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November 18, 1955 - Image 4

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Michigan Daily, 1955-11-18

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Sixty-Sixth Year
EDITED AND MANAGED BY STUDENTS OF THE UNIVERSITY OF MICHIGAN
UNDER .AUTHORITY OF BOARD IN CONTROL OF STUDENT PUBLICATIONS
STUDENT PUBLICATIONS BLDG. 0 ANN ARBOR, MICH. * Phone NO 2-3241

SWe , I"WasNie AndWarm In July"

AT THE STATE:
'Tall Men' Dreary
ATale of Western Love,
ANY NON-ANEMIC cinema patron can bet at least one pint of blood
that some ingenious Hollywood historian-scenarist is soon going to
rip out another "page" from the tumultuous legend of the Wild West.
In "The Tall Men," screenwriters Sydney Boehm and Frank Nugent
have accomplished just such a deed for November. They have set their

Editorials printed in The Michigan Daily are written by members of The Daily staff
and represent the views of the writers on ly. This must be noted in all reprints.

Y, NOVEMBER 18, 1955

NIGHT EDITOR: GAIL GOLDSTEIN

Pep Rally Fate
Depends on Audience

SOME PEOPLE like football.
To others, the .whereabouts of their tickets
is of no import whatever. But for everybody,
concern over what happens at the stadium
tomorrow is already deep-felt.
Nothing has to be said about what's at stake.
What's important is that the enthusiasm felt in
all campus quarters this week-and built to a
climax through the season-be channeled at,
tonight's organized pep rally.
' Organized," perhaps, is an understatement.
The Central Pep Rally Committee, getting its
start just this year, has gone to extreme lengths
to make the rally a rally and not a fiasco.
ANN ARBOR people who trekked to Cham-
paign two weeks ago spoke with awe of the
Illin pep rally on the eve of the game. It
wasn't forced or stilted. People came, because
they wanted to. And when they left, reluctant-
ly, the rally feeling remained-lasting, as the
headlines screamed, through Saturday.

Few students know what their support might
mean to the team. This isn't a rah-rah epoch
in University history, and it's fashionable, in
some quarters, to keep enthusiasm to a mini-
mum. But tonight's rally-actually an innova-
tion in student life-calls for the interest of as
many of the 97,000 seatholders as possible.
It might be cold. There might be a good
movie as an alternative. But the pep rally
entertainment has been planned to meet almost
any tastes: band, players, cheerleaders and
coaches, sharing a program with several other
groups, plan to do what they can to 'generate
the kind of enthusiasm which leafs to major
upsets and prevents anticlimaxes in the grid-
iron season.
People who mutter to each other that there's
no spirit to be found in Washtenaw County
might take a second look tonight. In all prob-
ability they'll be surprised-pleasantly.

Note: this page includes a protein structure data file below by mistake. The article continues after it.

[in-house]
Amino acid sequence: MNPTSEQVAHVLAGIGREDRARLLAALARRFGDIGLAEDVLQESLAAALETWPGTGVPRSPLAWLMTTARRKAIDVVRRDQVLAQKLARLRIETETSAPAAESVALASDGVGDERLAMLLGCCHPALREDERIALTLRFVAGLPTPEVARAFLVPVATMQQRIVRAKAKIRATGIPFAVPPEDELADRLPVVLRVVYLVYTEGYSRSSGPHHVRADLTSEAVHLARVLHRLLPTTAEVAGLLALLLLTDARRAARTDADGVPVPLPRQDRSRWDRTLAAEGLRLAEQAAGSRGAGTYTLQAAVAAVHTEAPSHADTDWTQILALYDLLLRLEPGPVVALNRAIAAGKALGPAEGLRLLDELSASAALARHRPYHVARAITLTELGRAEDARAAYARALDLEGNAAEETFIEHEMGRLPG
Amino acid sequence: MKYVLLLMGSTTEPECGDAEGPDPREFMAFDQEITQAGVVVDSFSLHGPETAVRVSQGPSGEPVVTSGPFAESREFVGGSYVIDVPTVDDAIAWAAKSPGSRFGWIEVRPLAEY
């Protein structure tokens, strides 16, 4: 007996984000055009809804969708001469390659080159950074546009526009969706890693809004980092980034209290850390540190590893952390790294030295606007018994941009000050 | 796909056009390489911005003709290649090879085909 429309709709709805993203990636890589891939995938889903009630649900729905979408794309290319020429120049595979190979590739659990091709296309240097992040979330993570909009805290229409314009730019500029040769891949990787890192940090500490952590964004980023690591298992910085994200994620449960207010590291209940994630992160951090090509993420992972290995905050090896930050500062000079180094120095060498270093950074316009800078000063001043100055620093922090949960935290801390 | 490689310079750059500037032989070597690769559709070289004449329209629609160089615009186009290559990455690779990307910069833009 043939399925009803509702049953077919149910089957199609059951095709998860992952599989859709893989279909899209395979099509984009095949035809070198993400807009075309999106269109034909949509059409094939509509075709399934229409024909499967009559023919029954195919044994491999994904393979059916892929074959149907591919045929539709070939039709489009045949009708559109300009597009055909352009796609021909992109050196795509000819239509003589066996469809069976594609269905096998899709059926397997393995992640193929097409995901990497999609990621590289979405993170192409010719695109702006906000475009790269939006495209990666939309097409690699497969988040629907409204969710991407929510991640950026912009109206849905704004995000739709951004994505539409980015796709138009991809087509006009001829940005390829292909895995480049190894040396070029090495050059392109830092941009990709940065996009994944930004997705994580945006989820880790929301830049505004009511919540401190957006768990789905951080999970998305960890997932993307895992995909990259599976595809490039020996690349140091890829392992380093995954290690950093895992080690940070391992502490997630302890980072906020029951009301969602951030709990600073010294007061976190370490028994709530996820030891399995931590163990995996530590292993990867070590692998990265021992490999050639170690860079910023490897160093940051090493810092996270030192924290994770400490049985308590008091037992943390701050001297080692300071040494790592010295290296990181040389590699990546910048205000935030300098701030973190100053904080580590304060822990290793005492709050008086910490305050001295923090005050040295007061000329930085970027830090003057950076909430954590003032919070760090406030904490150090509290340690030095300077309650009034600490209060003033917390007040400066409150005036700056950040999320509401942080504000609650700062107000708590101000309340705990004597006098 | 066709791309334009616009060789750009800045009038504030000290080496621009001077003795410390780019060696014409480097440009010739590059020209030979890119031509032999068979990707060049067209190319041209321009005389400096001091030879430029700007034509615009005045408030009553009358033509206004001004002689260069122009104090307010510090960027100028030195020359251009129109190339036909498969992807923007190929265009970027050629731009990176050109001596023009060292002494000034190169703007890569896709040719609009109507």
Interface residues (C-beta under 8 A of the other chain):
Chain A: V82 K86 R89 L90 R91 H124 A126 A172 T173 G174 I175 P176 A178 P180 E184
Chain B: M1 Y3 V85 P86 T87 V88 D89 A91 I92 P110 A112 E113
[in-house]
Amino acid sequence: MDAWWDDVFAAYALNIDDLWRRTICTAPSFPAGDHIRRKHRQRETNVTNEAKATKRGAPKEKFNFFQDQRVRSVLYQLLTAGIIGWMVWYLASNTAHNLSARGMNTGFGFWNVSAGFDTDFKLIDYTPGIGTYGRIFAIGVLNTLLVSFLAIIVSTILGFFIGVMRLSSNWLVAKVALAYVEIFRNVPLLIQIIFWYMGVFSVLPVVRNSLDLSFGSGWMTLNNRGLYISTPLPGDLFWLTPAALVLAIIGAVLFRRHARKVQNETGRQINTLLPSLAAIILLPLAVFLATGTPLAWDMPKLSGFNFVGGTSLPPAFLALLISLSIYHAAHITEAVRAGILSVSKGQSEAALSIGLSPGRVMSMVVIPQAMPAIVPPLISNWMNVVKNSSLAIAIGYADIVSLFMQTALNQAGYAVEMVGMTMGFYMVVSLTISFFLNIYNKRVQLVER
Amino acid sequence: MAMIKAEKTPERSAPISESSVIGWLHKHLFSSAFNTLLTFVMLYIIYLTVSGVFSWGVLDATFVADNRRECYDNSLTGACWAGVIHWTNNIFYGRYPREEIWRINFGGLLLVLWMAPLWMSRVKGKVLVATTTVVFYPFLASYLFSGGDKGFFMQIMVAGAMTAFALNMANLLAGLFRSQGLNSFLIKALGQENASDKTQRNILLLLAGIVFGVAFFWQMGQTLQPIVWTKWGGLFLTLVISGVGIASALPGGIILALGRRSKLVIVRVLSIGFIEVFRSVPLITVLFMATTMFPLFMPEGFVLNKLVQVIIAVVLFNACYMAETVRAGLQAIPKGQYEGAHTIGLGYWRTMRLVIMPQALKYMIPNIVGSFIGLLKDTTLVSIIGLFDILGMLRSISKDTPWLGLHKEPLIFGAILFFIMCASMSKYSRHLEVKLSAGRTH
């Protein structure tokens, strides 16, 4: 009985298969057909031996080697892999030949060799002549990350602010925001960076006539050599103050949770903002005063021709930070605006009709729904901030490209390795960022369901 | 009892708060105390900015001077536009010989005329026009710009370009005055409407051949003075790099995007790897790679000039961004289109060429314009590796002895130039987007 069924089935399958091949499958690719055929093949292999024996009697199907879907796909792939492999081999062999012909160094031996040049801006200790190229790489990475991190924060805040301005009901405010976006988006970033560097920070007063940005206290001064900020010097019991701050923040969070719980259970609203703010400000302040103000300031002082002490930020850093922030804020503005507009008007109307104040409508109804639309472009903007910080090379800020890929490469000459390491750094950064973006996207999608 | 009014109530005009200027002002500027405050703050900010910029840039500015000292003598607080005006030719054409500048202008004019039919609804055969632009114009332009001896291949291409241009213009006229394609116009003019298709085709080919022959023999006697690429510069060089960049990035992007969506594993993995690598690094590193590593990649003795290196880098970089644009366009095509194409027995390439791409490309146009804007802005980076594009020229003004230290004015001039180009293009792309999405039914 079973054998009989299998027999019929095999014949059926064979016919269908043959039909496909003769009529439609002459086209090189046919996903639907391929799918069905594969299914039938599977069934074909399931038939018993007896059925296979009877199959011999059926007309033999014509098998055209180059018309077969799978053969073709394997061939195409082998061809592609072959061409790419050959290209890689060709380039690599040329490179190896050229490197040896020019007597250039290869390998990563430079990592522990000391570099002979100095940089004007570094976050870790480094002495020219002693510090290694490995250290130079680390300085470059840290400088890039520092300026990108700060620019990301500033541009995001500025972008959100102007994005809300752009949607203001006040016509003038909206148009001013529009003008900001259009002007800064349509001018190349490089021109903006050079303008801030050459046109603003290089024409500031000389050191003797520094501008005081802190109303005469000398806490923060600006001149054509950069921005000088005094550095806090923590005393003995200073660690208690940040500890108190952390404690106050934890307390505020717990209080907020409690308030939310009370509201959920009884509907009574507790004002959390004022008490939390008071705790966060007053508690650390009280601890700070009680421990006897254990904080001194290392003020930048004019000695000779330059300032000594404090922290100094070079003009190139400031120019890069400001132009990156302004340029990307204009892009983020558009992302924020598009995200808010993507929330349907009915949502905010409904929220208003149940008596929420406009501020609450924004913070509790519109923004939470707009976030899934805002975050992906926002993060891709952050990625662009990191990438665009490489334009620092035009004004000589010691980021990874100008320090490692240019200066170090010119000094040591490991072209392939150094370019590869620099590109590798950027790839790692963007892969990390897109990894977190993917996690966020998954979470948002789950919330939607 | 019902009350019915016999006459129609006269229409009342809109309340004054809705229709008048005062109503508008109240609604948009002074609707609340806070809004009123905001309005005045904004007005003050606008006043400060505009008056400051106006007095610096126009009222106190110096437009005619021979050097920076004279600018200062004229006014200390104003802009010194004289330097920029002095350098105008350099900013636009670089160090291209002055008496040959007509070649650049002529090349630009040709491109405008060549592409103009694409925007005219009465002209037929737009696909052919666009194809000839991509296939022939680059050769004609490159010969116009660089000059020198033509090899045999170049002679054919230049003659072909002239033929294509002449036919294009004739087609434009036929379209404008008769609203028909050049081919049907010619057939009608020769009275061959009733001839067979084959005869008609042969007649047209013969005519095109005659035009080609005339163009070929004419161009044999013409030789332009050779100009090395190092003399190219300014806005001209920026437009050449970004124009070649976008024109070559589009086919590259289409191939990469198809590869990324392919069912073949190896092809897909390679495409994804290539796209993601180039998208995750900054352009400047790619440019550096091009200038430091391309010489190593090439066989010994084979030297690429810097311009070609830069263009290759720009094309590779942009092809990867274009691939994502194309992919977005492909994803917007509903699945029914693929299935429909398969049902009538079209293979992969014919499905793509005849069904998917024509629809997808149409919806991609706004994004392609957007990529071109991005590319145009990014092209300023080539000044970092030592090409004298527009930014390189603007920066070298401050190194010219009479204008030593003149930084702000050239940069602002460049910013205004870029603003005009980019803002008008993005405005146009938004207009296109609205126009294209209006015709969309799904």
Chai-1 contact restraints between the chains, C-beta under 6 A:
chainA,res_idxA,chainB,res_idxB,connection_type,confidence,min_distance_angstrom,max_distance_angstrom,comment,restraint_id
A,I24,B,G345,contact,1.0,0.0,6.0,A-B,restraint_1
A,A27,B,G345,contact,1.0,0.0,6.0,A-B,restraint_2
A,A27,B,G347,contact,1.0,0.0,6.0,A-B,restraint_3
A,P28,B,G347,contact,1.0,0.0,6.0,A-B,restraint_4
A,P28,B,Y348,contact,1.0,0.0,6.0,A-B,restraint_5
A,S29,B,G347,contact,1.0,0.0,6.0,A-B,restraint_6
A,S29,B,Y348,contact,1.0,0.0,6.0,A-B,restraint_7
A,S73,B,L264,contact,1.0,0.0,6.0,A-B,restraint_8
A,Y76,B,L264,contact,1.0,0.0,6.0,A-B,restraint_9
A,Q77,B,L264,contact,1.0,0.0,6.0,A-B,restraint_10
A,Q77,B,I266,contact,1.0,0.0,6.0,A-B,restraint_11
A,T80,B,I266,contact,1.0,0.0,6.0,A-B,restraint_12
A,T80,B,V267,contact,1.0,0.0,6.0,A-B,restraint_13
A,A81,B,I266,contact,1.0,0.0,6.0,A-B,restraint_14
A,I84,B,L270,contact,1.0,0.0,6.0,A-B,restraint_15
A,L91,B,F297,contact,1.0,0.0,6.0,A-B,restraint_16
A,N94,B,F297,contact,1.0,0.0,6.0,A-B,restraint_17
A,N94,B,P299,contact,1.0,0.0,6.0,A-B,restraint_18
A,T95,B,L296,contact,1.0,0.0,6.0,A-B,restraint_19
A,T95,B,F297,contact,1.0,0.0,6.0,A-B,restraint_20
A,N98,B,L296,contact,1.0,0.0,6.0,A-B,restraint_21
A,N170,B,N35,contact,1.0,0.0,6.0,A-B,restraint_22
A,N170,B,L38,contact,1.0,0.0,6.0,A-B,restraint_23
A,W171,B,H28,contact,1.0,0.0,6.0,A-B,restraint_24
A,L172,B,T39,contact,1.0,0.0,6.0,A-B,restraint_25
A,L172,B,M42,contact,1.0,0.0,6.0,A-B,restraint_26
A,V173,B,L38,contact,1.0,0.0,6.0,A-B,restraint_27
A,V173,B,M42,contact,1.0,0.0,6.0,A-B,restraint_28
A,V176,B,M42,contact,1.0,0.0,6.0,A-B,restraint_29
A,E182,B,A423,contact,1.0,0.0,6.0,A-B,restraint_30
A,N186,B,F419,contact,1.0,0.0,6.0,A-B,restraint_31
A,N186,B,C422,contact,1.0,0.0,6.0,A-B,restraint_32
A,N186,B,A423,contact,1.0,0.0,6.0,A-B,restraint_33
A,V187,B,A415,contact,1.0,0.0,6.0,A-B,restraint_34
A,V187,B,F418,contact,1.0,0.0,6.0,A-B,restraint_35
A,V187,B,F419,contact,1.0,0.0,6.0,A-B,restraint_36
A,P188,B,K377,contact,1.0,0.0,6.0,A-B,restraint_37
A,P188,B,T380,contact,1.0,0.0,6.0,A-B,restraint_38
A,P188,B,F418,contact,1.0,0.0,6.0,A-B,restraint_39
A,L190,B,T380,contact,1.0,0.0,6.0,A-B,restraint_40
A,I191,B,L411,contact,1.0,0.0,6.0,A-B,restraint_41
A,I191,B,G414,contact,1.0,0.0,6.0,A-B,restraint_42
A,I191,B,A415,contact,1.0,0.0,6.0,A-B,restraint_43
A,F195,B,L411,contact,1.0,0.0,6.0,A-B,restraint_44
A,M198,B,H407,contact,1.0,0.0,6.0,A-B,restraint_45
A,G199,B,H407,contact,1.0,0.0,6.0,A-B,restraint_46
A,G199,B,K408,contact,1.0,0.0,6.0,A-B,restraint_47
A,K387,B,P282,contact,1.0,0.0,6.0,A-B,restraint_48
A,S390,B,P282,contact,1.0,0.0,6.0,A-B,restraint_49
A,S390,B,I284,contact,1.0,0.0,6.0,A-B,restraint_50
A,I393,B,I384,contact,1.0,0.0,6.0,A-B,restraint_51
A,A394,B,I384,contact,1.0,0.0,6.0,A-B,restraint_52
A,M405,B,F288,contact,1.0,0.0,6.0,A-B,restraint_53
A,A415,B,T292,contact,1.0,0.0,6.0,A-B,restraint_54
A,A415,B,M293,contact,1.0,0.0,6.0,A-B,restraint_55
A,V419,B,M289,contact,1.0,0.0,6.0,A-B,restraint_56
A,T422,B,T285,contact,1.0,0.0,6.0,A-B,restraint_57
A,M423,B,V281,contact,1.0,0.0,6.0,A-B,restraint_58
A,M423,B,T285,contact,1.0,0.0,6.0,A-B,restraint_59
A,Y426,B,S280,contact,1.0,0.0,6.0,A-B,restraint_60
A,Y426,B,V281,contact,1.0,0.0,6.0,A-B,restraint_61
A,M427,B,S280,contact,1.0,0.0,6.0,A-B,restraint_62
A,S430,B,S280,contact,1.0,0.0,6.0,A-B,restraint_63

--JANE HOWARD
Daily Associate Editor

story of love, fear, envy, passion,
river-gutted purple and tan plains
of the Old West.
CLARK GABLE meets Jane
Russell in a Montana snow storm
and they find refuge in a tiny log
cabin surrounded by stately pine
trees. She builds a fire on the
living room floor. He takes off
her boots and stockings and rubs
her legs in the full dimensional
chafe of Stereophonic Sound. She
likes it and puts her feet against.
his back. He grins and removes
his own boots. She sighs. He cooks
a rabbit. She eats. He kisses her.
She puts him off. He eats. He
kisses her. She sings a wistful,
unaccompanied song: "I wish I
was a peach tree, a growin' in the
ground and every time my sweet
passed by I'd shake some peaches
down ... if he wants them peach-
es of mine; he'll have to dlim' the
tree.''
To exactly what length the
couple must go to keep warm is
made sufficiently ambiguous to
appease the censor. Just before
they leave the cabin they fight:
she is a simple, uneducated-but
friendly-girl who wants the lux-
uries of life; he, a hard-bitten
fiercely-driven tough lad, wants to
settle down on a ranch in Prairie
Dog Creek, Texas. The eventually
get together again, but not until
they have survived several Hercu-
lean tasks: 4,000 cattle stamped-
ing, a gun encounter with maraud-
ing Jayhawkers, lurking, warring
Indians who threaten their very
lives.
IN A DUSKY; deep-hued early
evening they meet beside a Cine-
maScope campfire. She is sing-
ing: .. . I'd shake some peaches
down * " He takes off her
boots.
Miss Russell isstill the only
actress in the Americas - North
and South - who exhibits every
emotion with the same expression,
a cross between petulent-puckered
and grotesque-glaring. Mr. Gable
is still trying to prove that a man
can be virile and exciting after 55.
--Ernest Theodossin

DA]IY
OFFICIAL
BULIETIN

kindines an advntur inth

I,

U' Lectures Should Not be Missed

STUDENTS are losing the value of University
lectures because of their general get-away-
with-as-little-as-possible attitude.
Speakers are brought from every state of the
union and some foreign countries to deliver
talks on topics ranging from Byzantine art
studies to biophysics. They are all top men and
women in their fields, which include science,
industry, journalism, education and business.
Numerous speeches are scheduled weekly with-
in the various schools and departments of the
University, and each week's fare is varied and
different from the week before.
Authorities as these persons may be, the num-
ber of students that attend their lectures is not
what it should be. All that saves these lectures
from complete embarrassment on the Univer-
sity's part is the instructor who sends his class
to the lecture for information as a part of their
study, ort to write a report on the speech
itself.
There are also the lecturers who, like Walt
Kelly last spring, just naturally draw a large
audience. These, however, are in the minority.
Many guests find themselves speaking before
a groupthat fails to nunber in the 40's.

W1'HY, then, do so many students Tail to at-